BLOW HIS/HER OWN HORN
to display one’s achievements or good characteristics to make others feel bad
occasionally tooting or honking substituted for blowing.
There's also the idiom beat your own drum.
There is one more modern use that’s even more exotic. Every now and again you encounter “blow one’s own horn” used in an extended metaphor, which put as delicately as possible, refers to the act of autofellatio. (And no, that auto- has nothing to do with motor vehicles. :) Eddie Murphy famously said he’d never leave home if he could blow his own horn, and this is what he meant by the expression.
1. A: How is your new teacher?
B: He spent the first hour of class blowing his own horn by talking about his degrees, his books, his sports car and his beautiful wife. I dislike him a lot!
2. A: Did you get a good score on the TOEFL test?
B: I don’t want to blow my own horn, but I did fantastically!
3. Keith lets everyone know that the boss is going to make him the new assistant manager. He likes to blow his own horn.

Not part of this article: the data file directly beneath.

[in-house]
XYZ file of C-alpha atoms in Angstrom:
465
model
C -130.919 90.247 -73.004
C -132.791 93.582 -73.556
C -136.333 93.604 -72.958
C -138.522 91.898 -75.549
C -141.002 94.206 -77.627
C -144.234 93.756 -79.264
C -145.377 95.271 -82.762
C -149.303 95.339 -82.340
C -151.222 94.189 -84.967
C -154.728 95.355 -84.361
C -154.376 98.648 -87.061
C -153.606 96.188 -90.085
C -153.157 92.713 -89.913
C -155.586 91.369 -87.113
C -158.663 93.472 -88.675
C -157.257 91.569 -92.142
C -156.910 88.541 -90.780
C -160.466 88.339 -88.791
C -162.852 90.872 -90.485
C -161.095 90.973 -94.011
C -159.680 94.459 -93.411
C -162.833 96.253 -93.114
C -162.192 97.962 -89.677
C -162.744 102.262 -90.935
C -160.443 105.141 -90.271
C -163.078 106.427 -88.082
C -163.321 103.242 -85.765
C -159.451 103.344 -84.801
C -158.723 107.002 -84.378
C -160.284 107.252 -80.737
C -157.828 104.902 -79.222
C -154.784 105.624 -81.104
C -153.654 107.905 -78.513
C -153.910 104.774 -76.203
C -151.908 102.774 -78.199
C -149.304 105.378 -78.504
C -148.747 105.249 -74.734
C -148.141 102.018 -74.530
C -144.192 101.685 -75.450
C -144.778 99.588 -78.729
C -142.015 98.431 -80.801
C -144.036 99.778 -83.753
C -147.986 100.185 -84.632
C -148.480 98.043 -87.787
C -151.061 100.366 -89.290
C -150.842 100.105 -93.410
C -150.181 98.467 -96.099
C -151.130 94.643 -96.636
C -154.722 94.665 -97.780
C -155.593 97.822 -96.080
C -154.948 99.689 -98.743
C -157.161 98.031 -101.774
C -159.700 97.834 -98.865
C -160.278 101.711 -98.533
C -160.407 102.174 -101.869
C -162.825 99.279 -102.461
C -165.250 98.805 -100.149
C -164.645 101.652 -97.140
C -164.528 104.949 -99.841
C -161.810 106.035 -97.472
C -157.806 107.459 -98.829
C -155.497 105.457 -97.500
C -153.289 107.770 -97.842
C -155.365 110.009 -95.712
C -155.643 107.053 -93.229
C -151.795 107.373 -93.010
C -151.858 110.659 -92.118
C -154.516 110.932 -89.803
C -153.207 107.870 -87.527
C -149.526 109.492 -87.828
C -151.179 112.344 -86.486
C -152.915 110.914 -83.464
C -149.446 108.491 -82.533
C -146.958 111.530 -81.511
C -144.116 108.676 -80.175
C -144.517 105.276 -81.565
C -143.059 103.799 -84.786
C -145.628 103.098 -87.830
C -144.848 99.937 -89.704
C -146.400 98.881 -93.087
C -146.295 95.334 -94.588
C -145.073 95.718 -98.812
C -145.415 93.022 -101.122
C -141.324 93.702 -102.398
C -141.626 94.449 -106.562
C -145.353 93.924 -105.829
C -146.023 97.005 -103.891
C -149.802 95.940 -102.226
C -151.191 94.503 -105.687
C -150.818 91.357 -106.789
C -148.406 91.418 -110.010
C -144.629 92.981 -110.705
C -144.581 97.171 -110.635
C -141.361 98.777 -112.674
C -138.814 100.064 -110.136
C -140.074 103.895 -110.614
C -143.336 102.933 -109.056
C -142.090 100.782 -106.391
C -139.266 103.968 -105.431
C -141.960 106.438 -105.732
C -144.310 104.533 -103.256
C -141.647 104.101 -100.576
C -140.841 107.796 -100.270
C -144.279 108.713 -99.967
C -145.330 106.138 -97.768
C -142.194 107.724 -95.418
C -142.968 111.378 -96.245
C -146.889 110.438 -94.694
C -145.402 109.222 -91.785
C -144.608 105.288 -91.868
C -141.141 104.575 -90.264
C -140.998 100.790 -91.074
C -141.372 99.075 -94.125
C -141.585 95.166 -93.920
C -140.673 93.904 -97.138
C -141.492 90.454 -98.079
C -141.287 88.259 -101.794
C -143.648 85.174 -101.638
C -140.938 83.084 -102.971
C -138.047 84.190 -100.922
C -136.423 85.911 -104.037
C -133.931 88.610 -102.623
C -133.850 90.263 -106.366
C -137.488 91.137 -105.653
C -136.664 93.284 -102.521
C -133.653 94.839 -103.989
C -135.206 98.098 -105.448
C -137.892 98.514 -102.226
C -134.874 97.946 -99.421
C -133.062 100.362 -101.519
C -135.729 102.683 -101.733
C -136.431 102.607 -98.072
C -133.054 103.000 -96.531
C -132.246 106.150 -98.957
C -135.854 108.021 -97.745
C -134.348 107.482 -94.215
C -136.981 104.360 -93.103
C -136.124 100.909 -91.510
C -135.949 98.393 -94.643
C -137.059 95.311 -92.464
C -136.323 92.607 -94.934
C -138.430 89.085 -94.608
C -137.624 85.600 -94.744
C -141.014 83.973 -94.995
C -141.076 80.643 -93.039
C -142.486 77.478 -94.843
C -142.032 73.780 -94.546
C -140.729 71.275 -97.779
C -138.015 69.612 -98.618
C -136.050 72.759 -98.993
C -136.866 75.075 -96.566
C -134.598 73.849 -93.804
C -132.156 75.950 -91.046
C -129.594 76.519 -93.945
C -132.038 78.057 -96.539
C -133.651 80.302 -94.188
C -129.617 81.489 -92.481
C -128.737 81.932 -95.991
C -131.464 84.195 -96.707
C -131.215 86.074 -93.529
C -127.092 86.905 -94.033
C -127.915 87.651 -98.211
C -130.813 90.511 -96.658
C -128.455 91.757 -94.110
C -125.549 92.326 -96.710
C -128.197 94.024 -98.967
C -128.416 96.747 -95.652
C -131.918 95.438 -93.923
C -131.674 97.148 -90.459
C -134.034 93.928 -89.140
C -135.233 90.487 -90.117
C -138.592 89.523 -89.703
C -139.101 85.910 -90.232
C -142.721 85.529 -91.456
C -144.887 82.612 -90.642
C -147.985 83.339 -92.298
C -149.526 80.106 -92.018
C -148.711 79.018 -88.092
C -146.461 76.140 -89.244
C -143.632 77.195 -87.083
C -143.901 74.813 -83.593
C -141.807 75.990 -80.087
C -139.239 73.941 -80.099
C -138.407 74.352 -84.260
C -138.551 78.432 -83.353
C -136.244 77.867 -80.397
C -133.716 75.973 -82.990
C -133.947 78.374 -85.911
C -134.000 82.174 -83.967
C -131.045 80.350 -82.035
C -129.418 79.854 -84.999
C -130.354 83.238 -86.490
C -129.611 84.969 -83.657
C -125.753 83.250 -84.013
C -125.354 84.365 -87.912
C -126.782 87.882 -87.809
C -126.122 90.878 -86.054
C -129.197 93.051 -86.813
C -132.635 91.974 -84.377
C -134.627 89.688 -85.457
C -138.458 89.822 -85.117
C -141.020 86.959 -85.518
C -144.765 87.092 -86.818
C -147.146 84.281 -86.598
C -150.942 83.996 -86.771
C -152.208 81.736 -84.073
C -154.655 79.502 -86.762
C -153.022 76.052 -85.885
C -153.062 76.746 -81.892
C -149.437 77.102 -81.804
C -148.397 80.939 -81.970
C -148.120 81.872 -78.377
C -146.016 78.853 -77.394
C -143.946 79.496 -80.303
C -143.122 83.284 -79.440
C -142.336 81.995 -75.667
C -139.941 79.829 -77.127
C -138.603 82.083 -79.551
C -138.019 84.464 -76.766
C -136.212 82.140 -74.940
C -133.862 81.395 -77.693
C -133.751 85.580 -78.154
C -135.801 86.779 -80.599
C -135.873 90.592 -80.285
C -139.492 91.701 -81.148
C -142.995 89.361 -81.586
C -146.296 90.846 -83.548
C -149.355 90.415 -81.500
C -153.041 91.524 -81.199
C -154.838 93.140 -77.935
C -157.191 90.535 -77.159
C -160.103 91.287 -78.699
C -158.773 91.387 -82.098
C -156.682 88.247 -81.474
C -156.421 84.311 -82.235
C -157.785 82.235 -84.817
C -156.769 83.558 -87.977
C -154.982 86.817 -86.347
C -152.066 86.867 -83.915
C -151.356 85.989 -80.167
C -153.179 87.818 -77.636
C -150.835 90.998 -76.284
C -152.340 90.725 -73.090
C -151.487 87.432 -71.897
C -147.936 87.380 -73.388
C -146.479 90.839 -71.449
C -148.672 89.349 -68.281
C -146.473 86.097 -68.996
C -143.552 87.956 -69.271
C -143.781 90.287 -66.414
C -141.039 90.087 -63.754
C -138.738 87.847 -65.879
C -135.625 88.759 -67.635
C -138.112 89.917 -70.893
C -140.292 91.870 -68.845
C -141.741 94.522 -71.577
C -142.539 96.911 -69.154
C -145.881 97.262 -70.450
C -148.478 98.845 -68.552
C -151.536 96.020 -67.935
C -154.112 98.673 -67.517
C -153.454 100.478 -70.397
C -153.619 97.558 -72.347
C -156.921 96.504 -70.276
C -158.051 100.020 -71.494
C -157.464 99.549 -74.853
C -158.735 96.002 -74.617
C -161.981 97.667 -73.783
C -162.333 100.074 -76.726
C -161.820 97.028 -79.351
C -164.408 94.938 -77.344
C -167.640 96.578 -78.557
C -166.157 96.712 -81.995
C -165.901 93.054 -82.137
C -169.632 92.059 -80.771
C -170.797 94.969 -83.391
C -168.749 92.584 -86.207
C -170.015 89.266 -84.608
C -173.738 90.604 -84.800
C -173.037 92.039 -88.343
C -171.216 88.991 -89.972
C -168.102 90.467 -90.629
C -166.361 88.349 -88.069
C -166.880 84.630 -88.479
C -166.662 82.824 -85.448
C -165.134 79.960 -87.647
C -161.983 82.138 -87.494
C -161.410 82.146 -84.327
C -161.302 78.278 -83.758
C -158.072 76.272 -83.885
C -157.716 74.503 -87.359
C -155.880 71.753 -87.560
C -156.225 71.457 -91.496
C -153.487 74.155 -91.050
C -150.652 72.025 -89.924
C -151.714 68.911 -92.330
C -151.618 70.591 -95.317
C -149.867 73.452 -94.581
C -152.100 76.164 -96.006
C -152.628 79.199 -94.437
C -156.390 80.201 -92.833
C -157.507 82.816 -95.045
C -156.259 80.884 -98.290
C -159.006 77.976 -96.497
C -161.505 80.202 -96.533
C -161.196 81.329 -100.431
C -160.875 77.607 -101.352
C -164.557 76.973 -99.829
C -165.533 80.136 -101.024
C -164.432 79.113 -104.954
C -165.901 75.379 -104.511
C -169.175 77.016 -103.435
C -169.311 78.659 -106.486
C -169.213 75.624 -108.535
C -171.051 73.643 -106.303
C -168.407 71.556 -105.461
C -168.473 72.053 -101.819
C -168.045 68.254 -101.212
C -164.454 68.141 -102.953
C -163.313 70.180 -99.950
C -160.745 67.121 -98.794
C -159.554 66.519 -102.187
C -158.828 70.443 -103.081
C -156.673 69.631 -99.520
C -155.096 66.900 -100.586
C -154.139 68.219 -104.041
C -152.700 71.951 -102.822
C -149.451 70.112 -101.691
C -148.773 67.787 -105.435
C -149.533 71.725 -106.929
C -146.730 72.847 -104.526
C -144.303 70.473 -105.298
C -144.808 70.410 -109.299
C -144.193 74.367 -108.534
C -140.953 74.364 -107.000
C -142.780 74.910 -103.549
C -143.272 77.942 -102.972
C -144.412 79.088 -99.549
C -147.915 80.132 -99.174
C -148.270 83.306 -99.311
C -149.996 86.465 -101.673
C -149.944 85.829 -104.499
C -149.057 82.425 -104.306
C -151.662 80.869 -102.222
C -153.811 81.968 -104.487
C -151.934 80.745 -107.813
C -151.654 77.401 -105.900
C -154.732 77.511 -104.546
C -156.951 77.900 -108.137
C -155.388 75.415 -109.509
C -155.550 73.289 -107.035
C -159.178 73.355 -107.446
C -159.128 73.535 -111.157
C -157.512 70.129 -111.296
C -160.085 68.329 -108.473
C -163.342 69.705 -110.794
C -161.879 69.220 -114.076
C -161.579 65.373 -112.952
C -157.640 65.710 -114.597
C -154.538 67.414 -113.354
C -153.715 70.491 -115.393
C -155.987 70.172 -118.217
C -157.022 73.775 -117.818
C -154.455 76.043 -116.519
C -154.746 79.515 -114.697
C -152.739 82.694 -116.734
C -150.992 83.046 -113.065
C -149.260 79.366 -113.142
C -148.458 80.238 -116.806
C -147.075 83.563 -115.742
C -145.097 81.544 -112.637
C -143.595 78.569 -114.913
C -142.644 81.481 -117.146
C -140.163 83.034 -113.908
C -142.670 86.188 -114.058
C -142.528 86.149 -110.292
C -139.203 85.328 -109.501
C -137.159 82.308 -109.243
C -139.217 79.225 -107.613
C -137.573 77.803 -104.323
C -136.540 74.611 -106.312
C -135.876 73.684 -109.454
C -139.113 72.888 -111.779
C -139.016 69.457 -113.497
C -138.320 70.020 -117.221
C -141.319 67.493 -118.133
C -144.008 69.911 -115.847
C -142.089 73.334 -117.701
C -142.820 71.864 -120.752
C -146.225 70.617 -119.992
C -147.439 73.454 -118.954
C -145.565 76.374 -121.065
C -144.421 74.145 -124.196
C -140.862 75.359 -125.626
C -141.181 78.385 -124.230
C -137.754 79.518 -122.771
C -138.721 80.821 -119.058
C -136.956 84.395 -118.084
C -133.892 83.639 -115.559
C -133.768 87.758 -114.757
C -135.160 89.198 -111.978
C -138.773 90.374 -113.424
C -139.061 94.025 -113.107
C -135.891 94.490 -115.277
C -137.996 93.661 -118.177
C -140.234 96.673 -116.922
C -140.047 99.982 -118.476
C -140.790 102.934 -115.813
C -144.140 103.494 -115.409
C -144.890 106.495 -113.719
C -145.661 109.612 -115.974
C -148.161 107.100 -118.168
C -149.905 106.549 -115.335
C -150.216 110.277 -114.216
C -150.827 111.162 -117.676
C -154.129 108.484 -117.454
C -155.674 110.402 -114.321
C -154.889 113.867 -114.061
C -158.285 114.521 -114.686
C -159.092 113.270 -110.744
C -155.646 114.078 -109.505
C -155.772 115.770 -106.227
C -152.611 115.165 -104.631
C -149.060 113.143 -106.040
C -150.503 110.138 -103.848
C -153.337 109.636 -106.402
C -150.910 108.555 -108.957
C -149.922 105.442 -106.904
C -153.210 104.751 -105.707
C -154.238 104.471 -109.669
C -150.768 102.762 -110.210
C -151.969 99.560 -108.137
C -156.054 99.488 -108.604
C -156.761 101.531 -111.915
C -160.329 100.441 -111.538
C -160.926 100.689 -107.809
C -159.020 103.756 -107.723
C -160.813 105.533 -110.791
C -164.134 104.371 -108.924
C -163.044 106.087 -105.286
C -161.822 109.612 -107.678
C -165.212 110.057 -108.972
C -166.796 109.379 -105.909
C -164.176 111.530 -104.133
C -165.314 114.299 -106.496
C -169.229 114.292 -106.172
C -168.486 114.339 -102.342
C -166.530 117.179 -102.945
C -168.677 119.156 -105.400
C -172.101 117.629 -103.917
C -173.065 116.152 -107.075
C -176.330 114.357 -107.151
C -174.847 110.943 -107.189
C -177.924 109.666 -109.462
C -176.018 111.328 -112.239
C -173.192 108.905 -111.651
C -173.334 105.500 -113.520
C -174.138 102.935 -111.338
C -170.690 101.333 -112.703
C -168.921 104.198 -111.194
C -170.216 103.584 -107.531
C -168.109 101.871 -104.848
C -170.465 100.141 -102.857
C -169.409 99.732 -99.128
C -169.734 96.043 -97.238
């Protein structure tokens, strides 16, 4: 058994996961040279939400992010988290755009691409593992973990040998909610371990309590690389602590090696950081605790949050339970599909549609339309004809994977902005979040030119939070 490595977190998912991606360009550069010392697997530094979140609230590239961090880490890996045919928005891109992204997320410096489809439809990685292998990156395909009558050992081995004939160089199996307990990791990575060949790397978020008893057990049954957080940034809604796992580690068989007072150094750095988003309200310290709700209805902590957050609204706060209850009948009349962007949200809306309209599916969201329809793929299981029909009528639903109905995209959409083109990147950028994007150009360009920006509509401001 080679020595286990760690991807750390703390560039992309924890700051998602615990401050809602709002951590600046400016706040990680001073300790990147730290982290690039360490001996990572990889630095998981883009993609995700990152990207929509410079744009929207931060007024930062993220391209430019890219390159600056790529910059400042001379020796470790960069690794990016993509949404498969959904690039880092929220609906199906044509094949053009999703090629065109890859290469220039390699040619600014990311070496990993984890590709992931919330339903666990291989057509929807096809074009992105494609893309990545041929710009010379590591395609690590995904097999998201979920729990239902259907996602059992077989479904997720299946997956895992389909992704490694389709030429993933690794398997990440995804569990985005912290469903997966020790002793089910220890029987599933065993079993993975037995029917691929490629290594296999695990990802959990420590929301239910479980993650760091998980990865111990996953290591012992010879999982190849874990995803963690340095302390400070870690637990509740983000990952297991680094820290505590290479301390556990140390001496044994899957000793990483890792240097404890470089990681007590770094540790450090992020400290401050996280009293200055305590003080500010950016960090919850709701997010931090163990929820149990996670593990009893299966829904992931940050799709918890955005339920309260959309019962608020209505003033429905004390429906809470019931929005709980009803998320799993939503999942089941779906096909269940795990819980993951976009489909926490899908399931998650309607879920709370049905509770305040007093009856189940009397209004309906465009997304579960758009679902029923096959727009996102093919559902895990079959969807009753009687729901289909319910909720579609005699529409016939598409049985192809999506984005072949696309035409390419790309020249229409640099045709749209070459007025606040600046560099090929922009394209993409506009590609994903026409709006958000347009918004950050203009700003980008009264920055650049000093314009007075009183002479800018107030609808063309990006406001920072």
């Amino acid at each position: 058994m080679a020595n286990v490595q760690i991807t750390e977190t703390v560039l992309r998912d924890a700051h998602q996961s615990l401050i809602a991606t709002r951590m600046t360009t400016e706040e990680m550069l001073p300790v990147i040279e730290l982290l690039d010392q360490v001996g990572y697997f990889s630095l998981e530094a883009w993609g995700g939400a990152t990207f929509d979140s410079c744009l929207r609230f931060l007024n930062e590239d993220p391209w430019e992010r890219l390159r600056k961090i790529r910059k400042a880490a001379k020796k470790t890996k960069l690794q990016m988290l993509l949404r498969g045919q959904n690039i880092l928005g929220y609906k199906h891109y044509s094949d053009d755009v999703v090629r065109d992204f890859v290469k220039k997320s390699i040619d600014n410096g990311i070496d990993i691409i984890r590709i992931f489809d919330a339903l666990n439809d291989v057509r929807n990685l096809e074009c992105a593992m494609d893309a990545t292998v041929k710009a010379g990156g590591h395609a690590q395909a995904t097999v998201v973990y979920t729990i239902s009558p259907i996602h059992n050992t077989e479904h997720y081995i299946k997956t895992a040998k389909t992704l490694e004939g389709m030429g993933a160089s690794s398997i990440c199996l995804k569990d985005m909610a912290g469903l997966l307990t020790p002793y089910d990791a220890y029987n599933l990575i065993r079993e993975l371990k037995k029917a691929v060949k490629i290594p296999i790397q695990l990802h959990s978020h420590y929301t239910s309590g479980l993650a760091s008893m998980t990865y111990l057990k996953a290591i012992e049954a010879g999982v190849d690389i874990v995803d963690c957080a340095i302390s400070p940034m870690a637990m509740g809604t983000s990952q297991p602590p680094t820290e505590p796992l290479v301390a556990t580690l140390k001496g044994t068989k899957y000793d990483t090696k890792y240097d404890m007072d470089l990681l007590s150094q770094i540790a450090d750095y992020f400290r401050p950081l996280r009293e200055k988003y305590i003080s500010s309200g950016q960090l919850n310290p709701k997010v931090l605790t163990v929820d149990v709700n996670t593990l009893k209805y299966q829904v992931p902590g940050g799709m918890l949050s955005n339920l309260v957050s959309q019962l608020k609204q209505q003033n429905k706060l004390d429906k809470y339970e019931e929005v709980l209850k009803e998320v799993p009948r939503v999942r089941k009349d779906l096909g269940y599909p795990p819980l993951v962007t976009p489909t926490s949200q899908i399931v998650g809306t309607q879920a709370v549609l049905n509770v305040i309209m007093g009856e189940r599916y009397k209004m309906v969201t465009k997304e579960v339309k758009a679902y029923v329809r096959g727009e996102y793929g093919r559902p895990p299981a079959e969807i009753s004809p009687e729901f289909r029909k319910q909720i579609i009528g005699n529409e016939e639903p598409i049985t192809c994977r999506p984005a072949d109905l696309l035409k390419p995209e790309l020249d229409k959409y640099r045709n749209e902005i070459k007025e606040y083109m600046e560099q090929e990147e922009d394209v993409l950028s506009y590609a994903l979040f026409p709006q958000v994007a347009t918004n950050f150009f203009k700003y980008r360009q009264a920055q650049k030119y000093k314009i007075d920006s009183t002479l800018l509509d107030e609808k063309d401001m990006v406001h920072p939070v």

4. Ruth won’t make many friends if she keeps blowing her own horn about her accomplishments.
5. The young woman blew her own horn by showing her expensive new iPhone to her jealous friends.
Dating back to at least the 16th century, this phrase is a reference to the practice of blowing horns to announce the arrival of important officials such as kings. To blow one’s own horn is to boast or claim a position of superiority over others.
Idiom: a group of words that means something different than the individual words it contains.
"Americans use about four idioms in every minute of conversation. If you don't see the light of American English Idiom, you're in the dark understanding American English!" Mentor Josephan P. Sterling Every day I will post a new Idiom, so stay tuned to Mentor Josephan's Idiom of The Day.
Are you ready to speak English or not!™